This checklist does not replace clinical guidance or clinical judgment. Its users should also familiarize themselves with the relevant WHO guidance documents referenced below, which were used in the development of the checklist.

Local modification
The WHO Patient Care Checklist: new influenza A (H1N1) may be reformatted, reordered or revised to accommodate local practice while ensuring completion of the critical steps in an efficient manner. Facilities and individuals are cautioned, however, against making the checklist unmanageably complex.

Related guidance
Guidance relating to infection control:
Infection prevention and control in health care in providing care for confirmed or suspected A (H1N1) swine influenza patients Interim guidance (Publication date: 29 April 2009)
Infection prevention and control of epidemic- and pandemic-prone acute respiratory diseases in health care.

WHO InterimGuidelines (Publication date: June 2007)

Guidance relating to clinical management:

Clinical management of human infection with avian influenza A (H1N1) virus
(Publication planned) see
*Currently there are a lack of data on the clinical effectiveness of antivirals for this disease. Antiviral drugs are to be used according to national pandemic influenza preparedness plans. If antivirals are prescribed, oseltamivir or zanamivir should be used for influenza A (H1N1) patients because of increased risk of the resistance with other antivirals. Where antiviral
drugs are available for treatment, clinicians should make decisions based on assessment of the individual patient’s risk.

Risks versus benefits should also be evaluated on a case-by-case basis. Such guidance may be updated as the situation evolves. For the most up-to-date guidance on the checklist and other
documents, refer to the WHO web site (

Clean hands: Hands can be cleaned either by handwashing with soap and water or by handrubbing with an alcohol-based handrub formulation. The preferred technique while caring for suspected or confirmed cases of new influenza A (H1N1) is handrubbing, unless hands are visibly soiled. Hands must be cleaned at five key moments: 1) before touching a patient; 2) before clean/aseptic procedure; 3) after body fluid exposure risk; 4) after touching a patient; and 5) after touching patient surroundings.

Designated area (isolation room / cohort): The placing of patients either colonized or infected with the same pathogen in one designated area. It is specifically used when single or isolation rooms are not available. It allows for identified health-care workers to provide care to these specific patients with the aim of trying to prevent spread of infection to others. Patients with confirmed infection should ideally be in a separate cohort to those with suspected infection.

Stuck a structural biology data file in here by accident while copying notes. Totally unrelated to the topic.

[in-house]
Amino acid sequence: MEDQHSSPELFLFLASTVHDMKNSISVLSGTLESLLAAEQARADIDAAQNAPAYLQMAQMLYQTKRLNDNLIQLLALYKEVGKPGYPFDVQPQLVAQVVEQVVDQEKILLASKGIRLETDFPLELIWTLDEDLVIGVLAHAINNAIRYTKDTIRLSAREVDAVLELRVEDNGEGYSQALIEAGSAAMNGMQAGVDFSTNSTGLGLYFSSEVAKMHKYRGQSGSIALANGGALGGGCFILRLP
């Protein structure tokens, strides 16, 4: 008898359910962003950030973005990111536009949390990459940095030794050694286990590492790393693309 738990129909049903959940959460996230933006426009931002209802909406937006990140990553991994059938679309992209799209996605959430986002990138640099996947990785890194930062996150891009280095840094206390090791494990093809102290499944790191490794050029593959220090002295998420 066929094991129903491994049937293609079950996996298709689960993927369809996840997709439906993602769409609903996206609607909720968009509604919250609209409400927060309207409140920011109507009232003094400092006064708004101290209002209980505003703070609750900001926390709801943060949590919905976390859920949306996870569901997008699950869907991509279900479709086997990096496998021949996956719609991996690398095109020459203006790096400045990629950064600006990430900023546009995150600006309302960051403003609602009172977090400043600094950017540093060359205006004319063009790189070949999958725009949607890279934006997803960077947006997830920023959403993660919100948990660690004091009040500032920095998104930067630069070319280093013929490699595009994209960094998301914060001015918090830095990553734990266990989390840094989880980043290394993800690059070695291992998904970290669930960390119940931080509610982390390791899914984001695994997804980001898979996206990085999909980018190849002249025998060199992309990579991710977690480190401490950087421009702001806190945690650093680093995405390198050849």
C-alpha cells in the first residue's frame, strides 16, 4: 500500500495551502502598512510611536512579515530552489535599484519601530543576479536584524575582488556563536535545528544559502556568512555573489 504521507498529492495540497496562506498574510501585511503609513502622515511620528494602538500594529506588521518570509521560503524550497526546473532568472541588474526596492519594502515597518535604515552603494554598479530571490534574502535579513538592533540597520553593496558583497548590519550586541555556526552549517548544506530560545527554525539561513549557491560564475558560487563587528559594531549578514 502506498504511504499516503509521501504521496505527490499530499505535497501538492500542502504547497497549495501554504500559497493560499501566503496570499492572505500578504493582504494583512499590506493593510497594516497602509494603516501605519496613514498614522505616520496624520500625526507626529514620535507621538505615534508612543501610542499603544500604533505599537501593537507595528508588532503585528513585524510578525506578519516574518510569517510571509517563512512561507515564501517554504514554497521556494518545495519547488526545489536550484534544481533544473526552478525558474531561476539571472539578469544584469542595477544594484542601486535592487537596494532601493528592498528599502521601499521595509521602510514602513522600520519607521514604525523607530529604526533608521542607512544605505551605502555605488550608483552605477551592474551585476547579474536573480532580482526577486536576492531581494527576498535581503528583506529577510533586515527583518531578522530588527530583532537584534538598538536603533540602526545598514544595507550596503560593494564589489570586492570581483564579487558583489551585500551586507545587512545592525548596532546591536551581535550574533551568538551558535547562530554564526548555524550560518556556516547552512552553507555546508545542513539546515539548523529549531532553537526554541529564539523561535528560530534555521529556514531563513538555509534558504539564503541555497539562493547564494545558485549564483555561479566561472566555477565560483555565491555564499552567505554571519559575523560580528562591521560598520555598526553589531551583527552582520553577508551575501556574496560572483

Cough etiquette: Health-care workers, patients and family members should cover mouth and nose (e.g. with a tissue) when coughing or sneezing. If a tissue is used, discard it in a bin with a lid and then clean hands. Cough etiquette should be communicated to patients through posters and leaflets.

Separate waiting area: Waiting area for symptomatic persons should be separate from general waiting area. This can be a separate part of the general waiting area as long as there is at least one metre (3.3 feet) distance between the designated area and the regular waiting area. Maintain at least one metre between symptomatic patients within this designated area.

Eye protection: This can either be an eye visor, goggles, or a face shield. Conventional eye glasses are not designed to protect against splashes to eye mucosa and should not be used as eye protection.

Flu-like symptoms: fever, cough, headache, muscle and joint pain, sore throat, runny nose, and sometimes vomiting and

Gown: A clean, non-sterile long-sleeved gown.

Infection control guidance to patient/caregiver on discharge: If patient still symptomatic or if patient less than one year old (Patients less than one year old may continue to be infectious for three weeks after cessation of symptoms):
• Patient quarantined: the sick person should be placed in a separate room and should have limited social contact.
• Instruction on cough etiquette.
• All persons in the household should perform hand hygiene frequently and after every contact with the sick person.
• The caregiver should wear the best available protection to prevent exposure to respiratory secretions, and avoid contact with body fluids or contaminated items; minimize close (less than 1 metre) and face-to-face contact with the patient; perform hand hygiene when indicated.
Medical/surgical masks: procedure or surgical masks to protect the wearer’s nose and mouth from inadvertent exposures (e.g. splashes).

Particulate respirator: A special type of fit-tested mask with the capacity to filter particles to protect against inhaling infectious aerosols (e.g. EU FFP2 and US NIOSH-certified N95).
Respiratory hygiene: See cough etiquette



(reference for high values):
<2 months ≥60/minute
2–11 months ≥50/minute
1–5 years ≥40/minute
>5–12 years ≥30/minute
≥13 years ≥20/minute

In response to the pandemic threat by a new influenza A (H1N1) strain, the checklist development process began on 30 April 2009. The checklist development group in the WHO Patient Safety Programme collaborated with technical experts in WHO Health Security and Environment. They consulted experts in three areas: i) infection control, ii) clinical management of pandemic-prone Influenza, and iii) health care checklists.

The design and content of the checklist were developed iteratively through successive rounds of consultation. Clinical teams in a number of settings tested its clarity and usability. Its use in clinical practice will be the subject of ongoing evaluation.